Do not expect the Wisconsin Legislature to do much when they convene in Madison for a special session in the coming weeks.
Governor Tony Evers called for the special session earlier this week to discuss the state’s abortion law that could go into effect if the Roe vs. Wade decision is reversed. The controversial Supreme Court decision that will limit a woman’s ability to get an abortion was leaked to the press last month. If it is reversed, a law passed in 1849 would go into effect, banning most abortions, including those in cases of rape and incest. Governor Evers said he would “keep fighting every day to defend reproductive rights and access to abortion” as long as he is governor. One of his potential opponents this fall, former Lt. Governor Rebecca Kleefisch, has called for Republicans to reject the special session, adding that Evers wants abortion without restriction.
Senate Majority Leader Devin LeMahieu has already signaled that the special session will likely last just minutes like previous special sessions addressing gun control, Medicaid expansion, and policing. He called it “a blatantly political special session,” adding that “Wisconsin law has not changed, and our pro-life position has not changed.” Rep. Joel Kitchens also believes nothing will happen when the Wisconsin Legislature meets, echoing LeMahieu’s thoughts that the special session call is purely political. He does hope the discussion shines a light on his birth control bill, which would allow pharmacists to prescribe contraceptive patches and pills. It passed in the Assembly last fall but did not have the votes to make it through the Senate. Kitchens believes this would help prevent unplanned pregnancies and, in turn, limit abortions as well.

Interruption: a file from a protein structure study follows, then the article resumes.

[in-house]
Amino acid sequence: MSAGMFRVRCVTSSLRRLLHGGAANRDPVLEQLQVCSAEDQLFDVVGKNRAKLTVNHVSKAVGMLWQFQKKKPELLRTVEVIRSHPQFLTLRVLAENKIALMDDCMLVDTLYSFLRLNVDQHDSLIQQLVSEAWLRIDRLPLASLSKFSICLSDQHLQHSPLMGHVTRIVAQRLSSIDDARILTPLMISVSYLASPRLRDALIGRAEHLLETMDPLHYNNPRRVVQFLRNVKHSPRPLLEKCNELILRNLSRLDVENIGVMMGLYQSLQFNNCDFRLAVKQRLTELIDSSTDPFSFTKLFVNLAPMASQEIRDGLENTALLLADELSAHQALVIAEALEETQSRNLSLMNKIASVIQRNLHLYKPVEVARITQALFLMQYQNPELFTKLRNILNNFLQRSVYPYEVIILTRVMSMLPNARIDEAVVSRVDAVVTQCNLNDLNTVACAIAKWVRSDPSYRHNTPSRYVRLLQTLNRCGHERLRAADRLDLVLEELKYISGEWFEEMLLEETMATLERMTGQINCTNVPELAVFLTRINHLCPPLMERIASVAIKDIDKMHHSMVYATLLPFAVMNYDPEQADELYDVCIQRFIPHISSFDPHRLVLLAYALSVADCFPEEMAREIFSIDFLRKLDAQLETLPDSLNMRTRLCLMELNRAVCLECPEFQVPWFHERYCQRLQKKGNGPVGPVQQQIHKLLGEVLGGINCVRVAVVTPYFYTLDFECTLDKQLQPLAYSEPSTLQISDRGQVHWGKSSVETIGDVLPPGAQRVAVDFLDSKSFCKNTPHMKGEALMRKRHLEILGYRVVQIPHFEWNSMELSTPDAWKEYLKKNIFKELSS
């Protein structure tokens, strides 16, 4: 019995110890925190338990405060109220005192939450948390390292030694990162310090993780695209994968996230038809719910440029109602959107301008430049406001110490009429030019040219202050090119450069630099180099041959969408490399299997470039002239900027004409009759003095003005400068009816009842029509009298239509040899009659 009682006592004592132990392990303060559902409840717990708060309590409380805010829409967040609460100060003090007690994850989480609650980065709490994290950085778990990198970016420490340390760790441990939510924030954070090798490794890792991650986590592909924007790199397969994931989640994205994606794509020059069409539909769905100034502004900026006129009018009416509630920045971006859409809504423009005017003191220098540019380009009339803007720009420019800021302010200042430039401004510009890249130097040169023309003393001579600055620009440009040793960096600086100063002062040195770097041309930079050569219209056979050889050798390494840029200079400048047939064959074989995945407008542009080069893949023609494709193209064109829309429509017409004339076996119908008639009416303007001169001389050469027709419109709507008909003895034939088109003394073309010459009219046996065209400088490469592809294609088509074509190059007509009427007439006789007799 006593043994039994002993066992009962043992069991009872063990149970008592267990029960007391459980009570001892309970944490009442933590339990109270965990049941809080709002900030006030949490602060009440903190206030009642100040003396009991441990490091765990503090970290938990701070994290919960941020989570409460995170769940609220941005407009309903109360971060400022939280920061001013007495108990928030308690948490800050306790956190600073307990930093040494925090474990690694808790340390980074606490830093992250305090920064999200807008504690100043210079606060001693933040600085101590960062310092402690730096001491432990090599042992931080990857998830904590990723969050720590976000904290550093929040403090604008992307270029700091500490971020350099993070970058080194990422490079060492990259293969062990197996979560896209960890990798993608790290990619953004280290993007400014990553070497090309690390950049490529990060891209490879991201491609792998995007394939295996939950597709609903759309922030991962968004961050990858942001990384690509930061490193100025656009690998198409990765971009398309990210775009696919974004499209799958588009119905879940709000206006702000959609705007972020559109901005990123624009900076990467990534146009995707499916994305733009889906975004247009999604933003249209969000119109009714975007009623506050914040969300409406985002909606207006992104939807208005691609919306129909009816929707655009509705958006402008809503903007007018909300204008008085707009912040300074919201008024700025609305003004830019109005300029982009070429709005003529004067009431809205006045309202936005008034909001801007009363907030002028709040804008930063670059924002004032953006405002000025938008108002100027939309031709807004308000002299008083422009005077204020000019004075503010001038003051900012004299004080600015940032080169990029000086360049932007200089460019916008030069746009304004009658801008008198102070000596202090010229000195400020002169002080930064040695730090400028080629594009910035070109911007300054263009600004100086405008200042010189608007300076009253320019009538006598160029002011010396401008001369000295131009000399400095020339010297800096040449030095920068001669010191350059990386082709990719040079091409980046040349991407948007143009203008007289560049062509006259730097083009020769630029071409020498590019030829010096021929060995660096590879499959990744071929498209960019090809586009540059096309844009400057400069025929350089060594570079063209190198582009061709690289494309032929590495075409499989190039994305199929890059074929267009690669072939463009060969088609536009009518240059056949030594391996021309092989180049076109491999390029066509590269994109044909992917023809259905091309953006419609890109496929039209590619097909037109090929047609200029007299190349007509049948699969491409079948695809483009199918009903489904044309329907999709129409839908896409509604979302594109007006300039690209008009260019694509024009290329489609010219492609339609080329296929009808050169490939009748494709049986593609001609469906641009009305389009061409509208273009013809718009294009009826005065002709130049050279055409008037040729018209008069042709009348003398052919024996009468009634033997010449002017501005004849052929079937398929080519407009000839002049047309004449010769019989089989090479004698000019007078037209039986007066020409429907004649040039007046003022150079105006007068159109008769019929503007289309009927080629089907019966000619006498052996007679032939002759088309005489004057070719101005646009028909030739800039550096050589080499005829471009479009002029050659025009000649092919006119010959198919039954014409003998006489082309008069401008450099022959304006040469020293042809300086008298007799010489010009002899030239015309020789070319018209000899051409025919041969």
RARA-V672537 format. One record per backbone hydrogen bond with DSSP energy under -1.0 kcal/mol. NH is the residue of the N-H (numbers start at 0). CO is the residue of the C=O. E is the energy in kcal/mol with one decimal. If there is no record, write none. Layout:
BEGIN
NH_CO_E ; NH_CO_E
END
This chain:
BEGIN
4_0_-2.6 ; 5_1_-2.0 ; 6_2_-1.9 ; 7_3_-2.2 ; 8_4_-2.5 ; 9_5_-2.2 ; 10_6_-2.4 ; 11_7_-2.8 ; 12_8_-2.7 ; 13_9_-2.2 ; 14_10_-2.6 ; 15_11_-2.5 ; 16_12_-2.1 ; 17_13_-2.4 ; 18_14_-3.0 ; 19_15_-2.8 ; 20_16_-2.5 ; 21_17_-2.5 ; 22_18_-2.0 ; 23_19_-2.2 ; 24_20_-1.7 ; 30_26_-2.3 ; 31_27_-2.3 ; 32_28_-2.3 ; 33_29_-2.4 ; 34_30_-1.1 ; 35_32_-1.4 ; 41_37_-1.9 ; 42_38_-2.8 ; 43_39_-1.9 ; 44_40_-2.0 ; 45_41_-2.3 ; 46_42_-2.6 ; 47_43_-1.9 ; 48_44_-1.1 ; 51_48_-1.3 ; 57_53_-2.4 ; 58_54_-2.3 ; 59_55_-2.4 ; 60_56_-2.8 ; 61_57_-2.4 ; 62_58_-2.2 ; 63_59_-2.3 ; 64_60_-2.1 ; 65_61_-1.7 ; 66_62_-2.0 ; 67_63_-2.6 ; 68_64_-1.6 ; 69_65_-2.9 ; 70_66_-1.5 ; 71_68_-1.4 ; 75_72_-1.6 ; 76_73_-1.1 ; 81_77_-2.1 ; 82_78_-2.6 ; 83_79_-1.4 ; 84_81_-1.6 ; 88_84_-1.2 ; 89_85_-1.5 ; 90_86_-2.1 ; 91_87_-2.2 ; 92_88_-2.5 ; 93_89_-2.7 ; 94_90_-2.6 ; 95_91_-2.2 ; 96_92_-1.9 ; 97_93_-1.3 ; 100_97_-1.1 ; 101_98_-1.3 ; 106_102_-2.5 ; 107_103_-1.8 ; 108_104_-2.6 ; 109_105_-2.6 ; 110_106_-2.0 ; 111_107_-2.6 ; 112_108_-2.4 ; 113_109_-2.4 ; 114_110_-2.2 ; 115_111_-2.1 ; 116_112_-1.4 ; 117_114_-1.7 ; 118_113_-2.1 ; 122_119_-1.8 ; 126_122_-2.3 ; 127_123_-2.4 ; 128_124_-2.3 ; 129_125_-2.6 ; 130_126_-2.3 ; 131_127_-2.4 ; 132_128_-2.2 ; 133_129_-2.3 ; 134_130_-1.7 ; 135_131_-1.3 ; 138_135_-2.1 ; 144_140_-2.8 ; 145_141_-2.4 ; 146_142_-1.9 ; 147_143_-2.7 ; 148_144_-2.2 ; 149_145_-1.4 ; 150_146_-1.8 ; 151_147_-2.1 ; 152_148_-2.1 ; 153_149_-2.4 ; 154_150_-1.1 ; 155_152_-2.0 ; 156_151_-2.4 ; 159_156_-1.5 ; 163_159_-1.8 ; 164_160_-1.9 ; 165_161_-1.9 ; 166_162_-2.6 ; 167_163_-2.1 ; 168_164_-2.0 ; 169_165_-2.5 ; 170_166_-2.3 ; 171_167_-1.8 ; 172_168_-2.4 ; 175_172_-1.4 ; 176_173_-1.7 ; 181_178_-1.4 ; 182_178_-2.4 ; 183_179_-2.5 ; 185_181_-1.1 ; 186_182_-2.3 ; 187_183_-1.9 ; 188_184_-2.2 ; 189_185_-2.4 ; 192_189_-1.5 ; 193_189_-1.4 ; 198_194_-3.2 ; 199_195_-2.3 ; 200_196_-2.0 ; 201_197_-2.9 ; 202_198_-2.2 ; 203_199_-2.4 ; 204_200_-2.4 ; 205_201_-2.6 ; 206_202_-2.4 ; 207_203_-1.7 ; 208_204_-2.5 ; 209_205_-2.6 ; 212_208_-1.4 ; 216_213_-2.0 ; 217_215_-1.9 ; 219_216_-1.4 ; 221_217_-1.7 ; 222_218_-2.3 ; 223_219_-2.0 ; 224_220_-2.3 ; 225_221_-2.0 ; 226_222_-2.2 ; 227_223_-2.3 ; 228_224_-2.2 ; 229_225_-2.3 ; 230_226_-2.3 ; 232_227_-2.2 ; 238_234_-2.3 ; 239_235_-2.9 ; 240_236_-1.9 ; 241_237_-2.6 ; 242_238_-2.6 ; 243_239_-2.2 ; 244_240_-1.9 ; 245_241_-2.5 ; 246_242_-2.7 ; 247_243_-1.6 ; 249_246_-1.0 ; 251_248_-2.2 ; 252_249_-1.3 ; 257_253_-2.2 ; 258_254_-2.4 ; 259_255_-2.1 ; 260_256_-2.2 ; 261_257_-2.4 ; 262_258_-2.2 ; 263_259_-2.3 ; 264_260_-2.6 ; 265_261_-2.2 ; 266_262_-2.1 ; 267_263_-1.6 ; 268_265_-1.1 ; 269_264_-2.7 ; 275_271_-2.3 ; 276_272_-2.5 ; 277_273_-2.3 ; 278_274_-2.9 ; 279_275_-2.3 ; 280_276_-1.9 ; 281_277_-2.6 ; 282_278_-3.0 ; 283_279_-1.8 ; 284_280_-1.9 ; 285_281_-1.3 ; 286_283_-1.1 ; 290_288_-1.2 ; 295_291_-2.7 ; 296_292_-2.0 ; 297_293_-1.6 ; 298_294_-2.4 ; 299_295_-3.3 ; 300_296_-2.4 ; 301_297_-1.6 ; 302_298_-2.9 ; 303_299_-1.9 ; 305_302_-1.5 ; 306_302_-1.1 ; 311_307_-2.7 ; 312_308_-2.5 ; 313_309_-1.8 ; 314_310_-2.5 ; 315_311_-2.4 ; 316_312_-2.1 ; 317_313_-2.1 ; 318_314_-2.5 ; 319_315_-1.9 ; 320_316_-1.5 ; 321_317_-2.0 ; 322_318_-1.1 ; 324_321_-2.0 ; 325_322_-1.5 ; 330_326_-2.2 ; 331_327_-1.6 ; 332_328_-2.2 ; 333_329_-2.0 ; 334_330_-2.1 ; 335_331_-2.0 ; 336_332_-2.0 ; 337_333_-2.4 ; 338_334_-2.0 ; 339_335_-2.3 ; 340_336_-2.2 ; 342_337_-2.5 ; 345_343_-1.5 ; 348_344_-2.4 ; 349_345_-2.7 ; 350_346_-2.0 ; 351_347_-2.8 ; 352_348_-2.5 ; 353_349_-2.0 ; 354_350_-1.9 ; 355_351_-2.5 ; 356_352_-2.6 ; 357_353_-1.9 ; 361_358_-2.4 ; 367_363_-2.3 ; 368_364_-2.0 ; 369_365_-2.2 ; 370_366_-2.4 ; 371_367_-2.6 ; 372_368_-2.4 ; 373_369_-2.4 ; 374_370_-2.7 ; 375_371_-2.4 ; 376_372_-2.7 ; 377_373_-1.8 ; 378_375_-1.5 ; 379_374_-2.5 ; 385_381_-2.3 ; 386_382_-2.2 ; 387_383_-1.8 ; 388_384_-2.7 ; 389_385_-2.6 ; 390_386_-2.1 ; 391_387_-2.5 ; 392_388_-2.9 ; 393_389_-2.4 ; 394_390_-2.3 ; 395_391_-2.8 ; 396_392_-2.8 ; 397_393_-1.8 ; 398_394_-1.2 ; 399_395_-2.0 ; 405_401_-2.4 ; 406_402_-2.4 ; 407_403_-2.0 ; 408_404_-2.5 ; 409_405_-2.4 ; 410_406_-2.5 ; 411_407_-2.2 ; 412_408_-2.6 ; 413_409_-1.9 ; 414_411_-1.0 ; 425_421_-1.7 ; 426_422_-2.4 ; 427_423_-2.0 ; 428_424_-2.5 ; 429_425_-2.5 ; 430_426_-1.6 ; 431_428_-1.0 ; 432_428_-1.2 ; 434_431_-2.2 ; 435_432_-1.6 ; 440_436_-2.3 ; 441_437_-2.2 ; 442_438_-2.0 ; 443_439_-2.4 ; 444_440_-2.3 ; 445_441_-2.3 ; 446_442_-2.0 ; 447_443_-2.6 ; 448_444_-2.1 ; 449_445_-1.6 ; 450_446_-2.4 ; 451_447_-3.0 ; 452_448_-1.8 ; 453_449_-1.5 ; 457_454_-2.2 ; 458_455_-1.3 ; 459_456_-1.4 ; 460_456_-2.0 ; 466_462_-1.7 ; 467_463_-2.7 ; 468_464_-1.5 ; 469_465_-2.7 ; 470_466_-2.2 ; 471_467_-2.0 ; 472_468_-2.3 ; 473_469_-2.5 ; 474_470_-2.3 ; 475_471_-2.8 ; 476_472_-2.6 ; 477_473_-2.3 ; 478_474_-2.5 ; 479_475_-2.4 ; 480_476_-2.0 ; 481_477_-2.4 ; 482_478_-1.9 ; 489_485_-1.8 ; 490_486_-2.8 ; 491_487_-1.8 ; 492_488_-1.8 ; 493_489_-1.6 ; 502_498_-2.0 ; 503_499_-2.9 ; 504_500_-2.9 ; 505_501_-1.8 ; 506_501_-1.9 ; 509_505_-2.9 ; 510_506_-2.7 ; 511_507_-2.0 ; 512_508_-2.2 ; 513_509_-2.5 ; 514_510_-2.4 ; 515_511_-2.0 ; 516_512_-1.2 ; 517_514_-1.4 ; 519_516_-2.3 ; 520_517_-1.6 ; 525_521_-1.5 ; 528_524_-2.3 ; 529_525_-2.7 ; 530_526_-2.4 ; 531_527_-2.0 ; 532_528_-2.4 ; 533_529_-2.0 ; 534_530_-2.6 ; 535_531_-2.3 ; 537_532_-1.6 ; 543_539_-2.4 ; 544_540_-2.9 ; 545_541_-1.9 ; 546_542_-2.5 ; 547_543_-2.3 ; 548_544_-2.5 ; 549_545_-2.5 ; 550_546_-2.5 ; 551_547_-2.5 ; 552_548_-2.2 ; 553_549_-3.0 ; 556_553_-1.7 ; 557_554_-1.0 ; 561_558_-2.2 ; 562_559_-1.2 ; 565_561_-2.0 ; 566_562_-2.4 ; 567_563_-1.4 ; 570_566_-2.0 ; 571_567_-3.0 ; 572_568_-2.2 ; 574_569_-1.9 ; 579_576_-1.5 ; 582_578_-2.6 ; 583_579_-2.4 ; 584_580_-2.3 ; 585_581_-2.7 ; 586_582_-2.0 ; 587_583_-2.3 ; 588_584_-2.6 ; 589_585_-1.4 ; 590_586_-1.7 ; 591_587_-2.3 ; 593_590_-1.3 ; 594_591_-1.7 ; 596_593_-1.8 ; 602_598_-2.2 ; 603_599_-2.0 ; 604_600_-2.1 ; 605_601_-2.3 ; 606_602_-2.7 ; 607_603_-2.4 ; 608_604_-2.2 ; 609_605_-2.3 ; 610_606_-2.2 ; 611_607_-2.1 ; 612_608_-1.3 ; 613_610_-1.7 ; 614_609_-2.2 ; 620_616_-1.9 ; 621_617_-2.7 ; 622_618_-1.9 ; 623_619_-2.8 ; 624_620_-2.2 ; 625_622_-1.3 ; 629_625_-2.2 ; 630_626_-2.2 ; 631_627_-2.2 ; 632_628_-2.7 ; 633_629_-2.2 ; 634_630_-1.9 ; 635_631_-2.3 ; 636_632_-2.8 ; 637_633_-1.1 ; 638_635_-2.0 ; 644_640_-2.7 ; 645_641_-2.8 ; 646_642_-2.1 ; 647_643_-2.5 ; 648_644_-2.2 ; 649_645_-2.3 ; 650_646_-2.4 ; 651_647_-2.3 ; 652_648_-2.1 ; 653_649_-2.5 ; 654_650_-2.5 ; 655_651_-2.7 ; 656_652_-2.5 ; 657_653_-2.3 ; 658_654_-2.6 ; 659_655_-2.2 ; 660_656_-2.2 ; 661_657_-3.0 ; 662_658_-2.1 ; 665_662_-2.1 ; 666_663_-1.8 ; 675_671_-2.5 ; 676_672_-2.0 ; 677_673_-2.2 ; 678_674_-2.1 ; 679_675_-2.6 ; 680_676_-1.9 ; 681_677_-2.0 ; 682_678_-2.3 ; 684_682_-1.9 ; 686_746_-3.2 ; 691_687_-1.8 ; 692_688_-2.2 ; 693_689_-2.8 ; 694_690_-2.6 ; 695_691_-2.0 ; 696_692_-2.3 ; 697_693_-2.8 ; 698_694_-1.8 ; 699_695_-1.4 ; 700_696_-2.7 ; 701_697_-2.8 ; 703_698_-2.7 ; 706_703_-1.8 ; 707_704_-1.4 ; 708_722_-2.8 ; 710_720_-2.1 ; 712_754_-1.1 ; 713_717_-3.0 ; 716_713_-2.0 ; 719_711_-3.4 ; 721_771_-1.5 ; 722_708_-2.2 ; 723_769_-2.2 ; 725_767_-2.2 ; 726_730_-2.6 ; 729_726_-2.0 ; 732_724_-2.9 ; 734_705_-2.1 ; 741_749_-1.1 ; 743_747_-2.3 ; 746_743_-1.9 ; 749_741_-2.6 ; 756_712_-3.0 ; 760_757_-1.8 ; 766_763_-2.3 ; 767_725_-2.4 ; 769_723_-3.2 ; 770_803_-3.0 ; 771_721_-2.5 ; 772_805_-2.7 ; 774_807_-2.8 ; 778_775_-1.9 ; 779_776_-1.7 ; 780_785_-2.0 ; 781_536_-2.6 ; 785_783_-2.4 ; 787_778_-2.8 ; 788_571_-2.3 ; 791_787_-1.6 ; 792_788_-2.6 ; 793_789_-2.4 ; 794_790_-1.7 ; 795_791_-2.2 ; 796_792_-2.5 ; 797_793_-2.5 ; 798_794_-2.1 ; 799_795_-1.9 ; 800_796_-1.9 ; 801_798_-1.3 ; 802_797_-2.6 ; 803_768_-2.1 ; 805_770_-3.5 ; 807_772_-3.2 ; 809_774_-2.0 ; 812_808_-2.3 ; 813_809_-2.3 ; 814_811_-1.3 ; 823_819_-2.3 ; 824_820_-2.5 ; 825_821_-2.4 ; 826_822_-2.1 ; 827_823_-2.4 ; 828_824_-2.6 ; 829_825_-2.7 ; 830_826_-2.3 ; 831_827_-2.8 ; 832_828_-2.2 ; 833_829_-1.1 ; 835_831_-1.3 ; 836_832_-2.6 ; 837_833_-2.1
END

Assembly Speaker Robin Vos voiced his support for potentially changing the law to make exceptions for rape and incest. Attorney General Josh Kaul, who is running for re-election this fall, said he would not enforce the ban even if local governments decide they will. The special session is scheduled for June 22nd.